Wednesday, November 12, 2008 11/12/08-Helping the Poor

In today's excerpt--over the last several decades, programs to aid the global poor that have been conceived at high levels within foreign aid organizations have routinely fallen short. Those conceived in the field have the better record of effectiveness:

"At the World Economic Forum in Davos in 2005, celebrities from Gordon Brown to Bill Clinton to Bono liked the idea of bed nets as a major cure for poverty. Sharon Stone jumped up and raised a million dollars on the spot (from an audience made up largely of middle aged males) for more bed nets in Tanzania. Insecticide-treated bed nets can protect people from being bitten by malarial mosquitoes while they sleep, which significantly lowers malaria infections and deaths. But if bed nets are such an effective cure, why hadn't planners already gotten them to the poor? Unfortunately, neither celebrities nor aid administrators have many ideas for how to get bed nets to the poor. Such net are often diverted to the black market, become out of stock in health clinics, or wind up being used as fishing nets or wedding veils. ...

"[Field workers at] Population Services International (PSI), headquartered in Washington, D.C., ... stumbled across a way to get insecticide-treated bed nets to the poor in Malawi, with initial funding and logistical support from official aid agencies. PSI sells bed nets for fifty cents to mothers through antenatal clinics in the countryside, which means it gets the nets to those who both value them and need them. (Pregnant women and children under five are the principal risk groups for malaria.) The nurse who distributes the nets gets nine cents per net to keep for herself, so the nets are always in stock. PSI also sells nets to richer urban Malawians through private-sector channels for five dollars a net. The profits from this are used to pay for the subsidized nets sold at the clinics, so the program pays for itself. PSI's bed net program increased the nationwide average of children under five sleeping under nets from 8 percent in 2000 to 55 percent in 2004, with a similar increase for pregnant women.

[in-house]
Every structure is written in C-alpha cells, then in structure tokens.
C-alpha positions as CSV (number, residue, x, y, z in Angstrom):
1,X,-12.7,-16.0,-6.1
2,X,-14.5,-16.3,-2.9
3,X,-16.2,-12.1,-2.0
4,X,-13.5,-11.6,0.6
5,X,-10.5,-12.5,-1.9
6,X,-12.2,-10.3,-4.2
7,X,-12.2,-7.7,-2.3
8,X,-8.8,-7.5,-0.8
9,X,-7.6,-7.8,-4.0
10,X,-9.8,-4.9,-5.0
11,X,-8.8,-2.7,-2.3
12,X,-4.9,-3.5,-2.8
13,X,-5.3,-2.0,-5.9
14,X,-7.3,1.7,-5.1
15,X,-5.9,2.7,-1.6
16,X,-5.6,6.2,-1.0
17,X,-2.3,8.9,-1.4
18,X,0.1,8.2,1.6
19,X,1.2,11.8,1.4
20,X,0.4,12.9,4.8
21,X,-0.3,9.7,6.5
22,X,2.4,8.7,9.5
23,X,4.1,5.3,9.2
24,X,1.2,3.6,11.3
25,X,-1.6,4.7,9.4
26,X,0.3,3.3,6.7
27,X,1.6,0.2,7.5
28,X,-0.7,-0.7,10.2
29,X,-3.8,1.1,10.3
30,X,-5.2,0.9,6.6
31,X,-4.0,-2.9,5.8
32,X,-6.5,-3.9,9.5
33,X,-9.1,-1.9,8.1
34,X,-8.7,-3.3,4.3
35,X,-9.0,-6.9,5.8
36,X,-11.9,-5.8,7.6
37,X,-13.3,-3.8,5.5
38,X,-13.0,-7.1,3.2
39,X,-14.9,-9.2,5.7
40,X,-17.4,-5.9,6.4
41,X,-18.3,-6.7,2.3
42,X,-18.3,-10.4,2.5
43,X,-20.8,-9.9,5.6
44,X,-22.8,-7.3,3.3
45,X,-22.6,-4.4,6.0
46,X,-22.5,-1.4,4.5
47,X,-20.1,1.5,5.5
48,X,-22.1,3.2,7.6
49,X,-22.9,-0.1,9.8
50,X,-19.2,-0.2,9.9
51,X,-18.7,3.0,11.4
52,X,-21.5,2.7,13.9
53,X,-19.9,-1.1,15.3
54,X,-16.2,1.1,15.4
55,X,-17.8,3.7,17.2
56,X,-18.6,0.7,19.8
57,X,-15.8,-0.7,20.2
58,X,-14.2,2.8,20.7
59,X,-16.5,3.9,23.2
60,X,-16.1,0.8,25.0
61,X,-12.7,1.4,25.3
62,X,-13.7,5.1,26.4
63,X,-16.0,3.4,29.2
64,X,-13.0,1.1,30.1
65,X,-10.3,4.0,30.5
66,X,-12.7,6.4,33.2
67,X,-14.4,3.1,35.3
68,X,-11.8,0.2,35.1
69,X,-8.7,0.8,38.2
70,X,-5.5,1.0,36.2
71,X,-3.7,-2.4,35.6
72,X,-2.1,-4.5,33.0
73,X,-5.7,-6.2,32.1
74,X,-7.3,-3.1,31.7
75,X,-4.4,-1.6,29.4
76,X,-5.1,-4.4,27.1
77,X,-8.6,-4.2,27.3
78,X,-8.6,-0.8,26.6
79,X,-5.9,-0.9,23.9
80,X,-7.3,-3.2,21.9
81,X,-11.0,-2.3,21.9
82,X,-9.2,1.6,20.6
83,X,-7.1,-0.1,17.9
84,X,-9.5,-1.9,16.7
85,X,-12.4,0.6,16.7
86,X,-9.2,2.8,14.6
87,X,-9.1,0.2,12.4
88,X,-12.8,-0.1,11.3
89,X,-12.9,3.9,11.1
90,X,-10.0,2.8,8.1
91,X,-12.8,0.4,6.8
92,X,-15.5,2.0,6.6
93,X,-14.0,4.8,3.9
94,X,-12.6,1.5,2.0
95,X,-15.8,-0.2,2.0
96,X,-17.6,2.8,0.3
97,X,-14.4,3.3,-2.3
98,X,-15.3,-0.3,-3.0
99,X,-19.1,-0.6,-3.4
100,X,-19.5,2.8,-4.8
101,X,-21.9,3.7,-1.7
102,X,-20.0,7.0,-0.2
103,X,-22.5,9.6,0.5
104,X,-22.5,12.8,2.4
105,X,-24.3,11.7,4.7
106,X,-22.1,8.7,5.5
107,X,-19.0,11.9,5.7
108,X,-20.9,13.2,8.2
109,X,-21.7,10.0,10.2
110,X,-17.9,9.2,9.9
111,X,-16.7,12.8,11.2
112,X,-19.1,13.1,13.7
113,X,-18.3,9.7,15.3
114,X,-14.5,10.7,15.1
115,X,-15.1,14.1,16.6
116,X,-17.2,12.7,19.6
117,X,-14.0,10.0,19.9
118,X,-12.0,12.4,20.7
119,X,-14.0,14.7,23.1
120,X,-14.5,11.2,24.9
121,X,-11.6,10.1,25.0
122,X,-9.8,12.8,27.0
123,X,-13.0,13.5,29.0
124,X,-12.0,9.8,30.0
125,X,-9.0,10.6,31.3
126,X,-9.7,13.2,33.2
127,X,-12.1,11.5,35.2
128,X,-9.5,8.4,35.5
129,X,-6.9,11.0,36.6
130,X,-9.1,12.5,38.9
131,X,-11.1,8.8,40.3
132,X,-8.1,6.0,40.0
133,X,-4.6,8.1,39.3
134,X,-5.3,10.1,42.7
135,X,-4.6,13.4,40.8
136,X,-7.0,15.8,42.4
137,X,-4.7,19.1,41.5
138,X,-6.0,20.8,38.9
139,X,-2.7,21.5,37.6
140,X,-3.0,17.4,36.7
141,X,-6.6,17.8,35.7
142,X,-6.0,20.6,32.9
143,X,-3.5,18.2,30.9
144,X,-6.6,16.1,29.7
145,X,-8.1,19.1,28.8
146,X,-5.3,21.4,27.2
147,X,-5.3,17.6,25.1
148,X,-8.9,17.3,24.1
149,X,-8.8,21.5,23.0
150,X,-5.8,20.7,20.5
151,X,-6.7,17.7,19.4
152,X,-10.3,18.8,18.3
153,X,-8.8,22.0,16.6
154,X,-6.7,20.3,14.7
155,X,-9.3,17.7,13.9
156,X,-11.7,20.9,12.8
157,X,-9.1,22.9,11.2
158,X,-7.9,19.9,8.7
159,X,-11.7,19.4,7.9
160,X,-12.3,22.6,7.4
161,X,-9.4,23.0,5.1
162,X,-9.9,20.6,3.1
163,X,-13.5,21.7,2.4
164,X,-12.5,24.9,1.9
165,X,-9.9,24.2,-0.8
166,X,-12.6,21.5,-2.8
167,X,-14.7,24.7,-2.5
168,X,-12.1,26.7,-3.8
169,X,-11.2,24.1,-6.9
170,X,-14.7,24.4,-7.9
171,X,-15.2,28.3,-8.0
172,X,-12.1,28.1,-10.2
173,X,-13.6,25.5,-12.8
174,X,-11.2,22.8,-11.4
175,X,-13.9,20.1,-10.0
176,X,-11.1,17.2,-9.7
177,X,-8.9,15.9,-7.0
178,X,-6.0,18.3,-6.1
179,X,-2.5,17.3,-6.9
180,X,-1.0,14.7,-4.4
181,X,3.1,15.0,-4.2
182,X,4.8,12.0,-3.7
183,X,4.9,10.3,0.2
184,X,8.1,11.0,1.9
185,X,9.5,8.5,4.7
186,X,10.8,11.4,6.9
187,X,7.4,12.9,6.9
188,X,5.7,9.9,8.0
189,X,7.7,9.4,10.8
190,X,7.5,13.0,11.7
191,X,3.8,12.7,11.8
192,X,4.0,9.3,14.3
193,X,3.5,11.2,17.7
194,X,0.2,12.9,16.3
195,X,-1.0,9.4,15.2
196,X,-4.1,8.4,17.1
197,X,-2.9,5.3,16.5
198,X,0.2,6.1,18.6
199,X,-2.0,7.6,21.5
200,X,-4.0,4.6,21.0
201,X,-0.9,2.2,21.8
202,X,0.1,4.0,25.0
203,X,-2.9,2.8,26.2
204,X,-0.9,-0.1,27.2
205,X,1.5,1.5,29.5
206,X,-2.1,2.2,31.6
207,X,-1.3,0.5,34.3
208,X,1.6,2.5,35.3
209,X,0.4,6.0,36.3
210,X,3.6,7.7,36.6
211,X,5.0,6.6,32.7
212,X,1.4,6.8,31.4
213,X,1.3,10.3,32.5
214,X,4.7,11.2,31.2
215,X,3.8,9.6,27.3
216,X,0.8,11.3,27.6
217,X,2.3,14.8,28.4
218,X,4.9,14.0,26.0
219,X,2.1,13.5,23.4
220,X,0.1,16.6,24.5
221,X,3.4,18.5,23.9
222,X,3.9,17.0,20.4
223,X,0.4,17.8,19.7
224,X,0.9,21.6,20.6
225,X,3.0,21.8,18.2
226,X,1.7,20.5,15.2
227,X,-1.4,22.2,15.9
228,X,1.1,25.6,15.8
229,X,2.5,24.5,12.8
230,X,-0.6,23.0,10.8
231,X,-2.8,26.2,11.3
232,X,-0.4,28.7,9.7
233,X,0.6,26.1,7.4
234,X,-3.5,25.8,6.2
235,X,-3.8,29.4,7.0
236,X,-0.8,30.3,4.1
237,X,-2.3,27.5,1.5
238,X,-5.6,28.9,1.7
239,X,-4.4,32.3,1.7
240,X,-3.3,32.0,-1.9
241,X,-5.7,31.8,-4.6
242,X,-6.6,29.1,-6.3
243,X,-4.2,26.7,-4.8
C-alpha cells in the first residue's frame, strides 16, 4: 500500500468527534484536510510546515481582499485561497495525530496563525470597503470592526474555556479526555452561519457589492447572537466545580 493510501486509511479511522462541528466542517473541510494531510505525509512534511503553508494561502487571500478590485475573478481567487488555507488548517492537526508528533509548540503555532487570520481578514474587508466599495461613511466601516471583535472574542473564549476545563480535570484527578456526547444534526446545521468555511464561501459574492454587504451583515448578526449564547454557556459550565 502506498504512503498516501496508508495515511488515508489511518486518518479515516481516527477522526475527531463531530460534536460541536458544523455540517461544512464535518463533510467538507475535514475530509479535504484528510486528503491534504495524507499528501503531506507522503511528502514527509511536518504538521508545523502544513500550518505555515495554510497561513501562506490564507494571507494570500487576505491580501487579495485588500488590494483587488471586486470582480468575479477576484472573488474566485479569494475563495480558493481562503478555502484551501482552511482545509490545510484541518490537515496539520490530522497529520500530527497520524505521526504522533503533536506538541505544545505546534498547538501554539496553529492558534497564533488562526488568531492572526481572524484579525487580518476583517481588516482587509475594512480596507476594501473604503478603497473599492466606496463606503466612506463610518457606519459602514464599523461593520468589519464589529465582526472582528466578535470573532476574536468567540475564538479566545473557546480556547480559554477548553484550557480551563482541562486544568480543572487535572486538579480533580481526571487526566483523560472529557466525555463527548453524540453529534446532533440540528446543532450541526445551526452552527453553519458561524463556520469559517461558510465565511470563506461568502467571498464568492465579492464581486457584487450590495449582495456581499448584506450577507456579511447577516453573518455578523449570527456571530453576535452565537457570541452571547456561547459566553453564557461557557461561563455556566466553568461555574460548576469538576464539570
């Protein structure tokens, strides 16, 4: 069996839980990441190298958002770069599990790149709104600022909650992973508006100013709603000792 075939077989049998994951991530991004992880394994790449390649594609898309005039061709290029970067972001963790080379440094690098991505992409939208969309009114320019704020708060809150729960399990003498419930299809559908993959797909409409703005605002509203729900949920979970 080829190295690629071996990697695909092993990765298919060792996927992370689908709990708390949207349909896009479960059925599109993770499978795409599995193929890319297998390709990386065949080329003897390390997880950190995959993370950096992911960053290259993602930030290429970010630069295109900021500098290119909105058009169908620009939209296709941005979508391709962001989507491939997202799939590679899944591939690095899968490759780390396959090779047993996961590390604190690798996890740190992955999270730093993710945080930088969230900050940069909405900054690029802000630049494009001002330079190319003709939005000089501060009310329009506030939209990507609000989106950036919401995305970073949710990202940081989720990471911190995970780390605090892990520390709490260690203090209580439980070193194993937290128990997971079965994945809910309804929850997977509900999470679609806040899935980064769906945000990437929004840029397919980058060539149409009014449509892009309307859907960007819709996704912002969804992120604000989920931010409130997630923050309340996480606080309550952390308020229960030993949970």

"A follow-up survey found almost universal use of the nets by those people who paid for them. By contrast, a study of a program to hand out free nets in Zambia to people, whether they wanted them or not (the favored approach of the centralized planners), found that 70 percent of the recipients didn't use the nets. The 'Malawi model' is now spreading to other African countries."

William Easterly, The White Man's Burden, Penguin, Copyright 2006 by William Easterly, pp. 13-14


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